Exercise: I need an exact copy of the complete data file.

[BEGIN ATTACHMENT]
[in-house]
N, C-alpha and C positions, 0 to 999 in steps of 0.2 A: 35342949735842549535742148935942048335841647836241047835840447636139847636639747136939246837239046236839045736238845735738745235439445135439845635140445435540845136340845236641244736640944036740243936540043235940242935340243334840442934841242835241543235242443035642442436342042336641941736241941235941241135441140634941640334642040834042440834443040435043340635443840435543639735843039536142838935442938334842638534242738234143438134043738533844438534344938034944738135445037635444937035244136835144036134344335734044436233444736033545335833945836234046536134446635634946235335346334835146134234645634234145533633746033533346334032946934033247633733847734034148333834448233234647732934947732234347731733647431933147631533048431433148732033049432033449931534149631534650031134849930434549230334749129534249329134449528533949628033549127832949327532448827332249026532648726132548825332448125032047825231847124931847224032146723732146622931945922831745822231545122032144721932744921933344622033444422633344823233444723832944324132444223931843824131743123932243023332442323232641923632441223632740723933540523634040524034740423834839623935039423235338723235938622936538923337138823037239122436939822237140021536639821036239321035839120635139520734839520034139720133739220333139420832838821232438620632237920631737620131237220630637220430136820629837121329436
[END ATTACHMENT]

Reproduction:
[in-house]
N, C-alpha and C positions, 0 to 999 in steps of 0.2 A: 35342949735842549535742148935942048335841647836241047835840447636139847636639747136939246837239046236839045736238845735738745235439445135439845635140445435540845136340845236641244736640944036740243936540043235940242935340243334840442934841242835241543235242443035642442436342042336641941736241941235941241135441140634941640334642040834042440834443040435043340635443840435543639735843039536142838935442938334842638534242738234143438134043738533844438534344938034944738135445037635444937035244136835144036134344335734044436233444736033545335833945836234046536134446635634946235335346334835146134234645634234145533633746033533346334032946934033247633733847734034148333834448233234647732934947732234347731733647431933147631533048431433148732033049432033449931534149631534650031134849930434549230334749129534249329134449528533949628033549127832949327532448827332249026532648726132548825332448125032047825231847124931847224032146723732146622931945922831745822231545122032144721932744921933344622033444422633344823233444723832944324132444223931843824131743123932243023332442323232641923632441223632740723933540523634040524034740423834839623935039423235338723235938622936538923337138823037239122436939822237140021536639821036239321035839120635139520734839520034139720133739220333139420832838821232438620632237920631737620131237220630637220430136820629837121329436